Here are all the single family home sales in Highland Park 90042 from this November.  The high sales price was $630,000 (compared to $680,000 in October), the low sales price was $210,000 (up from $175,000 in October), and there was a median sales price of $360,000 (down from $405,000 in October).

Also check out the November home sales for Eagle Rock and Glassell Park/Mount Washington.

You can see what Highland Park homes sold in October here.

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Just Sold! 1051 Dexter Street, Highland Park

1051 Dexter StreetJust sold! 1051 Dexter Street is a short sale (they can be done!) that we brought on the market back in January, and finally closed escrow on May 27! The list price was $349,000 and we closed at $371,000.

1051 Dexter Street Living RoomThis is a house that has a lot of potential - built in 1921, it definitely needed some updating and cosmetic work, but the sellers had done some major upgrades, including foundation, front retaining wall, chimney and fireplace replaced and rebuilt in 2007, rewired electrical with upgraded circuits, and new floor tile in the kitchen and bath.

1051 Dexter Street View

The best part of this house (in my opinion) was the terraced yard, with fantastic mountain views.

Additional Details:
2 bedrooms, 1 bath
864 SF on a 6,400 SF Lot
Bonus room above the one-car garage

If you would like additional information on how a short sale works and what is involved, give me a call at 323.243.1234. I am a Certified Distressed Property Expert (CDPE) and can you walk you through the process!

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This is the best business model for this economy!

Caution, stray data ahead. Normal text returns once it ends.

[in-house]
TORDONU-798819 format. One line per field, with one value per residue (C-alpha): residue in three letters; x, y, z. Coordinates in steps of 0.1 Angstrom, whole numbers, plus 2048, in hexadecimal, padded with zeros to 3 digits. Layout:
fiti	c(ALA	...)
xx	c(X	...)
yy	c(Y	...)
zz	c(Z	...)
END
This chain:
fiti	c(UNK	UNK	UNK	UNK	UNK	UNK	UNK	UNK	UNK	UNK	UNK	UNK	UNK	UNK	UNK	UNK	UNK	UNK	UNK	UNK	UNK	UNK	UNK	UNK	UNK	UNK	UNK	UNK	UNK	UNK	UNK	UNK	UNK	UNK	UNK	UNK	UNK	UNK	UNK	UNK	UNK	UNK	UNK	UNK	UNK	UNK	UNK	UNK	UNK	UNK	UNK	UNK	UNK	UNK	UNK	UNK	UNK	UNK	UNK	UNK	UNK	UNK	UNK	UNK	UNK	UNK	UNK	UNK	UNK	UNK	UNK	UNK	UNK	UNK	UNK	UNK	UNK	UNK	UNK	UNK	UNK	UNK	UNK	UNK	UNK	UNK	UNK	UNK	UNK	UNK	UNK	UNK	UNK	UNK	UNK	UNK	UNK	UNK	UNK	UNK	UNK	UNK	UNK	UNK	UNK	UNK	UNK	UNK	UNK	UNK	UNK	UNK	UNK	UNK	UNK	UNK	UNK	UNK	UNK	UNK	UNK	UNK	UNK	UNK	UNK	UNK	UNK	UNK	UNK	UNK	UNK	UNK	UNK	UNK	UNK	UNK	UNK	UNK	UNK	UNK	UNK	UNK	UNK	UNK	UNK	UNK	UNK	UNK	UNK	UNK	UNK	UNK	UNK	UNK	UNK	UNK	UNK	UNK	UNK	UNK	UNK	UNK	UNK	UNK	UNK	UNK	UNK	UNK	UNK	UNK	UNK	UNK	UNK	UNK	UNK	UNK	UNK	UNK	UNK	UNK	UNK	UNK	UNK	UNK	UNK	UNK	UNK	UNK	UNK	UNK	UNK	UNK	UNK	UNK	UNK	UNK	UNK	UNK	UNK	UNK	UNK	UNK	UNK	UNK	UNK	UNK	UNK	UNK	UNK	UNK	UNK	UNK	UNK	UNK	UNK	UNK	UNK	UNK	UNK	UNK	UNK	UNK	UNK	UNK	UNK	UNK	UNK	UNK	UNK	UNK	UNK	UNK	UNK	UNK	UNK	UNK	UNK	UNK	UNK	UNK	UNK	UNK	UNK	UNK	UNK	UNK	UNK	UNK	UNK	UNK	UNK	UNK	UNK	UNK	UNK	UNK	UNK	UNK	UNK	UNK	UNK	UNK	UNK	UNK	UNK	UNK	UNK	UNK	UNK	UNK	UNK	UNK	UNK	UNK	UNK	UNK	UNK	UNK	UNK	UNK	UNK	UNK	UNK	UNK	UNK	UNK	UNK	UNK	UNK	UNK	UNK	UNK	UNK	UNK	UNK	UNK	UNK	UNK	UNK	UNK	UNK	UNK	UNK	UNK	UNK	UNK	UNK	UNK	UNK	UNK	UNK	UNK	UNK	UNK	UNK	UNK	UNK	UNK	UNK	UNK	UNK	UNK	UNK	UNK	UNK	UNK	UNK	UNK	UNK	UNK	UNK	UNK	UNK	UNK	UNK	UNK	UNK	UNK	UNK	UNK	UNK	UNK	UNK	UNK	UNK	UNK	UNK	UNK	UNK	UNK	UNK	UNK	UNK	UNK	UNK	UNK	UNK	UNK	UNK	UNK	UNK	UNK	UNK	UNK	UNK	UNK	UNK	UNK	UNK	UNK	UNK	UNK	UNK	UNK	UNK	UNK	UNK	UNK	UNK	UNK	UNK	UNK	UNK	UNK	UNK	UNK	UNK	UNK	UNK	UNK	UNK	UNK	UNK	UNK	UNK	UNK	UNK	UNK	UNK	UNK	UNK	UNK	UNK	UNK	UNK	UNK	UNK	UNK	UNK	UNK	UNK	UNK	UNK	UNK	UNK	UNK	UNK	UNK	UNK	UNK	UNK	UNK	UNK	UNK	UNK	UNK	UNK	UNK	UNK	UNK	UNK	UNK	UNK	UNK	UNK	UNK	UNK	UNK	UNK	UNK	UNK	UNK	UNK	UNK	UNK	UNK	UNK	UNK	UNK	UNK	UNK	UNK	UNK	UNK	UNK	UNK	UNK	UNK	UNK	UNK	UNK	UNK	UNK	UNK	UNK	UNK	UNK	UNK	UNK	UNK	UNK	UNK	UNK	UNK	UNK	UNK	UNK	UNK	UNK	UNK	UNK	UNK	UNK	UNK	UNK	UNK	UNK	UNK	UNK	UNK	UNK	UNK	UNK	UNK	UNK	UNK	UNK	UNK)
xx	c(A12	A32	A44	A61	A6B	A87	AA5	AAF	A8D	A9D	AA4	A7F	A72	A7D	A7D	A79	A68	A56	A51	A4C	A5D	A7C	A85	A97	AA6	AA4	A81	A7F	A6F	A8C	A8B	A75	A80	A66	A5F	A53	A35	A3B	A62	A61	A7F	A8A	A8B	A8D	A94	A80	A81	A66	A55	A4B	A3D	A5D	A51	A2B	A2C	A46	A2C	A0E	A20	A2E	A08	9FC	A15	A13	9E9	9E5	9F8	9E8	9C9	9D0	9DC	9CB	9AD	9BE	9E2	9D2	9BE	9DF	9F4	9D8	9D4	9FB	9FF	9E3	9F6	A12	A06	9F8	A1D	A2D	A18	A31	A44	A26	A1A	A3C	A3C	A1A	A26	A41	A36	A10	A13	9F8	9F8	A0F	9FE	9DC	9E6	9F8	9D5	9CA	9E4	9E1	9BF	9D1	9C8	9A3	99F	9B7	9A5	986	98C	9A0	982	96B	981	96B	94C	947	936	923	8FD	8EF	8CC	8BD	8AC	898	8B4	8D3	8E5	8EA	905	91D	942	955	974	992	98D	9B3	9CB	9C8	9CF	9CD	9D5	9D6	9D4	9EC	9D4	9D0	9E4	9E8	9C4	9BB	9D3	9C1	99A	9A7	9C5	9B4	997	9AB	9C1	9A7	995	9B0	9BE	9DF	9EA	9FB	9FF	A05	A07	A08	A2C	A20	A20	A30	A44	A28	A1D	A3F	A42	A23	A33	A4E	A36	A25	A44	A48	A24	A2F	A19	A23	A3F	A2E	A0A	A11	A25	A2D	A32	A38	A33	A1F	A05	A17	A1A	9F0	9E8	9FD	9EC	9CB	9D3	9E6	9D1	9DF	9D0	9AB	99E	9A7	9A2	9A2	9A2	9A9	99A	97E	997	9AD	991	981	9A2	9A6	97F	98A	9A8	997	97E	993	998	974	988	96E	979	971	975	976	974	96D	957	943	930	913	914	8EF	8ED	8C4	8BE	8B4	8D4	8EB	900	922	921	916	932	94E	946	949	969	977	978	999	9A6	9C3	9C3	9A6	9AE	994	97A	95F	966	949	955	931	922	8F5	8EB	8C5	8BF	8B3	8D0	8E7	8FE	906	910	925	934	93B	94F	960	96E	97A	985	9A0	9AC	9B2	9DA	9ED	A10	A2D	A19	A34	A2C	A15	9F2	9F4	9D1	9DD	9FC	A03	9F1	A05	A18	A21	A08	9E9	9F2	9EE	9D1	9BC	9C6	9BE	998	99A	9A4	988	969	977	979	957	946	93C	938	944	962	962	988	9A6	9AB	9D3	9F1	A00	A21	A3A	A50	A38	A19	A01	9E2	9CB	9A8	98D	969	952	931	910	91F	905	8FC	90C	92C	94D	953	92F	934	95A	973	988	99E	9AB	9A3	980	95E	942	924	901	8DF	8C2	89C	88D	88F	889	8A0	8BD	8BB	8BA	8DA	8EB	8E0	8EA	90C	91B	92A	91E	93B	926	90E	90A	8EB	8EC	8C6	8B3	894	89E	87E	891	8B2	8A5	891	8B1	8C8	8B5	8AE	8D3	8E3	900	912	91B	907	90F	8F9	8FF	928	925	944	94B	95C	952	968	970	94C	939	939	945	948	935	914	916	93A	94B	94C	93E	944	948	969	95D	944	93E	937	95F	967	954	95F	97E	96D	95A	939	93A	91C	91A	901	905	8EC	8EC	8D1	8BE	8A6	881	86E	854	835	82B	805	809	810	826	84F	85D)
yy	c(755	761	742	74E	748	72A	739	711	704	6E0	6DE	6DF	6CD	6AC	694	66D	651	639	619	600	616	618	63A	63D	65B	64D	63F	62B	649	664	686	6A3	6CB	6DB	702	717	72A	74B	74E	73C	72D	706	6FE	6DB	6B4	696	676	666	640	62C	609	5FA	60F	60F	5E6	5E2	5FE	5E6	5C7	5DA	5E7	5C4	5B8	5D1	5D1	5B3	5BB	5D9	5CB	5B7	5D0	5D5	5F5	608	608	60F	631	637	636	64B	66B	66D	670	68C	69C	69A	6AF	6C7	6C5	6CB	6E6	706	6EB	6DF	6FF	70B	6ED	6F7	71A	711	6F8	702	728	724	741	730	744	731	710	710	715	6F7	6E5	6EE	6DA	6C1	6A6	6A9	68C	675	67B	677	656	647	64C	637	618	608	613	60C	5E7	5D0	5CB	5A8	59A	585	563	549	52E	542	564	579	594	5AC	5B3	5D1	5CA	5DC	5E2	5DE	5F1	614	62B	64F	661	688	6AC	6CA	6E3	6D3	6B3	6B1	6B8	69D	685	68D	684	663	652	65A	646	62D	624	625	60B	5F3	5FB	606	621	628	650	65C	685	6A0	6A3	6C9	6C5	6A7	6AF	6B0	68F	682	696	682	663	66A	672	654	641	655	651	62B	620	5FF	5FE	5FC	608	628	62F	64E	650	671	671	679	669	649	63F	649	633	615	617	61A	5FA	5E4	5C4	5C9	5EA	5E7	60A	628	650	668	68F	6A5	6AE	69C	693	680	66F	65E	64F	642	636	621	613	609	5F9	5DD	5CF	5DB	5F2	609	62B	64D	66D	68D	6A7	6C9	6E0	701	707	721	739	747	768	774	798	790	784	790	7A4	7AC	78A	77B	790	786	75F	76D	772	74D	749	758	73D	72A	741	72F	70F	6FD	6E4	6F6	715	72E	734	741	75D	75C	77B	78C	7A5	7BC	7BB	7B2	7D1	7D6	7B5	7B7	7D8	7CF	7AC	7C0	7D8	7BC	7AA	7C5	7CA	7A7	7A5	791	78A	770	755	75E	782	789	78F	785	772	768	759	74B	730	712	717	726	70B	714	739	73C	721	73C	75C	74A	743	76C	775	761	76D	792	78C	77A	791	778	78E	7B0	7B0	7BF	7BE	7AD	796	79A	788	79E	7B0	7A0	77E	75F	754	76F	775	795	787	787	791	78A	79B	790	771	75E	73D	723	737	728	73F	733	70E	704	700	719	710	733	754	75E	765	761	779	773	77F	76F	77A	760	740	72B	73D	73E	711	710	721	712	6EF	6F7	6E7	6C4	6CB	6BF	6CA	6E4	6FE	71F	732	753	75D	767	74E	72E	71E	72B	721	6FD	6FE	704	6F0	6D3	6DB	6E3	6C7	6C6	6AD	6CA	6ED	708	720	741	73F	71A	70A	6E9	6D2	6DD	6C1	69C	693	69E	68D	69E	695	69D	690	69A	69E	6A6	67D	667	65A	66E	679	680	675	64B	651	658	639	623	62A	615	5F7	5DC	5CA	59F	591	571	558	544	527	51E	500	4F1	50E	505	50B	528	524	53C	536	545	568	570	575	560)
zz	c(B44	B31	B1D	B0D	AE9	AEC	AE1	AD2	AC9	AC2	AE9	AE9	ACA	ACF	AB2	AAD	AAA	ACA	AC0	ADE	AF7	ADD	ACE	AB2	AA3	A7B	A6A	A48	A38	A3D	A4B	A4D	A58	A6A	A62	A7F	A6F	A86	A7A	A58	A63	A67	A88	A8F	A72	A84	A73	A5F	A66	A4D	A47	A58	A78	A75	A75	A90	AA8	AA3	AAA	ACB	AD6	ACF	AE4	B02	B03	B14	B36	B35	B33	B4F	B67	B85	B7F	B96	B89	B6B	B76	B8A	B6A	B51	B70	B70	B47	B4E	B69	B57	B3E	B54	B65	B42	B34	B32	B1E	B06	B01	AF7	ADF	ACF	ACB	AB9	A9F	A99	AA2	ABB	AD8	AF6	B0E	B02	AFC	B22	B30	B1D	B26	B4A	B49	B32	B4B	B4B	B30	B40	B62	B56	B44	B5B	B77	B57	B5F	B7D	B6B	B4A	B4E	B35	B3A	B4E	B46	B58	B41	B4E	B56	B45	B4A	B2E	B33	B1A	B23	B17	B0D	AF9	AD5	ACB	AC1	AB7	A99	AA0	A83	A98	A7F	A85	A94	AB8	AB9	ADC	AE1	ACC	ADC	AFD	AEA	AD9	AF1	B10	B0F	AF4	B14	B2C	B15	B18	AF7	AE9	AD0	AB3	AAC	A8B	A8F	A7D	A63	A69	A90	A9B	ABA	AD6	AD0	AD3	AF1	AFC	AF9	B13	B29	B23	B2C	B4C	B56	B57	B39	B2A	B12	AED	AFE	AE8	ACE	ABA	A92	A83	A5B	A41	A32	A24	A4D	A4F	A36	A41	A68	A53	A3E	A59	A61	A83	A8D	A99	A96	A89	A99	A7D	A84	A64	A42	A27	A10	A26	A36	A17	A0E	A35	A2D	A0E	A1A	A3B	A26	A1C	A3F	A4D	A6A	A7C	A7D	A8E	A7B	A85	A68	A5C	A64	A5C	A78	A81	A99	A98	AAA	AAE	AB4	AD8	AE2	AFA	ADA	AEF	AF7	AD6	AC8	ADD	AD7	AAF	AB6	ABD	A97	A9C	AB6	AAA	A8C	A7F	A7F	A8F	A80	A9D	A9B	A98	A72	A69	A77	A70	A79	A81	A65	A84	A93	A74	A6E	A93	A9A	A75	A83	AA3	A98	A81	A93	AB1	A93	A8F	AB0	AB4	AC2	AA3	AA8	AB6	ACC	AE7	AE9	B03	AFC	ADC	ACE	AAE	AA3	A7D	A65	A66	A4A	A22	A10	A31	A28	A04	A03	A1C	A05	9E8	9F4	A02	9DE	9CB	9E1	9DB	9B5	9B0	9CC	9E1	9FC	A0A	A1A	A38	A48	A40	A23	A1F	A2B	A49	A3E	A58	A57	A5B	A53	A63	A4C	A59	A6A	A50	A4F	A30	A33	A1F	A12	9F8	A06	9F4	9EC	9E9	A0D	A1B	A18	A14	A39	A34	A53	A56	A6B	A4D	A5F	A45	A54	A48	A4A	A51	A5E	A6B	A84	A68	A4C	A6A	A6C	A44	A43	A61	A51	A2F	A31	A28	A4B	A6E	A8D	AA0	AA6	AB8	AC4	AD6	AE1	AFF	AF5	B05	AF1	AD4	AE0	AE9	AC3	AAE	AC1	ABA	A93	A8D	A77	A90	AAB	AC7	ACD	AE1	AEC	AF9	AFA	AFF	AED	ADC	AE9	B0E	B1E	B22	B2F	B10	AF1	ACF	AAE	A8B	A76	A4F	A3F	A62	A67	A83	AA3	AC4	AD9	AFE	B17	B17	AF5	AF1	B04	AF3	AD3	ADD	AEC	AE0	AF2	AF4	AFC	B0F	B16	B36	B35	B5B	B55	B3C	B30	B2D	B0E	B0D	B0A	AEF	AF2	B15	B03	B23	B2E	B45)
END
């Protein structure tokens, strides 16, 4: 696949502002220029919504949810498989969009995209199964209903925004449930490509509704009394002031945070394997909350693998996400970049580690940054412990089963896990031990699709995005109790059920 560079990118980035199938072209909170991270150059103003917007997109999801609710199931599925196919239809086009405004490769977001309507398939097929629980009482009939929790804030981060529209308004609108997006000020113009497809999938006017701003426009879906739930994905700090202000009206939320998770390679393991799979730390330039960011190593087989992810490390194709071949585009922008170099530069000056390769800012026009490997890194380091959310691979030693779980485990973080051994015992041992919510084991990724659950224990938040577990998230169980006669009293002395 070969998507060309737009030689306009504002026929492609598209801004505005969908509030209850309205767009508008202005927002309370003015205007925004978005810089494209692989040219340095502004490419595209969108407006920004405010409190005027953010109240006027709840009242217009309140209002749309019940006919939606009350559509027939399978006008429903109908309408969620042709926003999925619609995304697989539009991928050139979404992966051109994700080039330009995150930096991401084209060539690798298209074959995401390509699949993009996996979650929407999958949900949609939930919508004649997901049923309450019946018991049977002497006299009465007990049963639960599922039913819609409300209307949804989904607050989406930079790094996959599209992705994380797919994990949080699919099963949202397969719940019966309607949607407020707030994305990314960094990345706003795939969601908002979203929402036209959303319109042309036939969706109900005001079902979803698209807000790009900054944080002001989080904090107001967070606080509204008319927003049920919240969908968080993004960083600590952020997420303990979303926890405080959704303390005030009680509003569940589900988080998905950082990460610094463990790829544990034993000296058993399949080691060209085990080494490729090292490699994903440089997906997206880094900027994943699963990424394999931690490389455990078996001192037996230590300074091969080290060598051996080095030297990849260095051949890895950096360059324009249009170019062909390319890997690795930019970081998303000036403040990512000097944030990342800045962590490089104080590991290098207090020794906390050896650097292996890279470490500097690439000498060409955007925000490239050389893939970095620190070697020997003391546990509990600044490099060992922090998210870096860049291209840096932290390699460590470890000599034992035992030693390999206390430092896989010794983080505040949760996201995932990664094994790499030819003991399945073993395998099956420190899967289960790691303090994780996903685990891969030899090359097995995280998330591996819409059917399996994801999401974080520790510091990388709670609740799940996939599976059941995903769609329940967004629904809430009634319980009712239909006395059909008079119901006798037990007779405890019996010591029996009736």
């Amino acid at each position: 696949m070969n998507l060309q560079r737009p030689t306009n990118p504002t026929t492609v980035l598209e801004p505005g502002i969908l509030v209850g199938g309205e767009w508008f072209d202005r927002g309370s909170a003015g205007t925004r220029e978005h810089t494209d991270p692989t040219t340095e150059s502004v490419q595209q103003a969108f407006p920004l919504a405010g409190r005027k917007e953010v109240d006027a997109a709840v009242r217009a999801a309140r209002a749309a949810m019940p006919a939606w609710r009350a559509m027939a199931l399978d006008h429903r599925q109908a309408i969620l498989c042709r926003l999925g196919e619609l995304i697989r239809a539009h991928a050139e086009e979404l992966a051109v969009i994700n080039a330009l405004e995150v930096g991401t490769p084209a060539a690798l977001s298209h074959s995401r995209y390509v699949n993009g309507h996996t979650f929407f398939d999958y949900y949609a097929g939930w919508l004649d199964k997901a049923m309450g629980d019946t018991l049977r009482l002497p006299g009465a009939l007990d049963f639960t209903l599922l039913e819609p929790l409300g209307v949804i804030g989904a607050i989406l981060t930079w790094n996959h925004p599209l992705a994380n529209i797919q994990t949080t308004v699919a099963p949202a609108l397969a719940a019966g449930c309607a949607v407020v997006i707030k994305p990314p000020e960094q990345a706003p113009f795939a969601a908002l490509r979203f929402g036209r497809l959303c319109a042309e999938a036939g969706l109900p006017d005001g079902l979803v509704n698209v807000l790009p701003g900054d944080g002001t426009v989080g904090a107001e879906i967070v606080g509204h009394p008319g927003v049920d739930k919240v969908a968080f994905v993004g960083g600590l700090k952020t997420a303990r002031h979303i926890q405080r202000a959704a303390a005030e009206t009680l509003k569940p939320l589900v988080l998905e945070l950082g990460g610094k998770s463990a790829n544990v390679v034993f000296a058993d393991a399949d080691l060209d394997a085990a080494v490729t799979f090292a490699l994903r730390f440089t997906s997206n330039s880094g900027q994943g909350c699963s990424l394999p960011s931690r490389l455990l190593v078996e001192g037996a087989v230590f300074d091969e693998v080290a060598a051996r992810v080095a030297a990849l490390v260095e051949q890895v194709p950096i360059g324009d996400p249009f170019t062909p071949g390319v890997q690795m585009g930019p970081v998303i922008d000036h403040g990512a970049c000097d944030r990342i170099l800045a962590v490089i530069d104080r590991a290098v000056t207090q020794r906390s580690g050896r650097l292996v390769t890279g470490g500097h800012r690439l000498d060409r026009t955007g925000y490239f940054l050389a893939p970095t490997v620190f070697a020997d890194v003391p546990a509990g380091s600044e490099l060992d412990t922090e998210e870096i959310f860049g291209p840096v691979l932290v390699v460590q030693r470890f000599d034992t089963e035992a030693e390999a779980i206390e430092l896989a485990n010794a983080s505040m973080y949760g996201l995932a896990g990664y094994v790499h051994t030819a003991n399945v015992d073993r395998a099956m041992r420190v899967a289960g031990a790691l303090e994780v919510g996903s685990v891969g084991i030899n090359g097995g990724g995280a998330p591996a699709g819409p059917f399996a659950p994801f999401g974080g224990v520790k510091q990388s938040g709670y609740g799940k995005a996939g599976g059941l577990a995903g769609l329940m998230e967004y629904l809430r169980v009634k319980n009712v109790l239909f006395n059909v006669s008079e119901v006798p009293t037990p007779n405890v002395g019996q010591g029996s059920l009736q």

For the People by the People
For the People by the People

Orecul77 is a new shop in Highland Park that offers several ways to be green by recycling, reusing, and especially reimagining the clothing that we already have. Tawny Lucero's unusual boutique is now open and ready for business. In every aspect of buy local, this is a great place. Tawny is local, she deals with local craftspeople, and her shop is close to everything on the York Blvd you also love like The York Pub, Johnny's and Marty's.

Still love that gray sweater but you spilled wine on it and can't get the stain out? Tawny will figure out a way to cover it up stylishly. Still love those jeans but they are so threadbare they are about to reveal way too much? She can help you re-engineer your own clothes, or you can buy something off the rack that she has created out of other clothes. What a unique idea!

You can donate old clothes and what she doesn't use she'll take to a homeless shelter. You can also shop for other cool items that are for sale on consignment, made by local artisans. There are bags, jewelry, craft items galore. Tawny also plans to have a story telling night on January 22 starting at 7 pm. It sounds unusual, but with some "bring your own" snacks and wine, who knows what creative tales may unwind?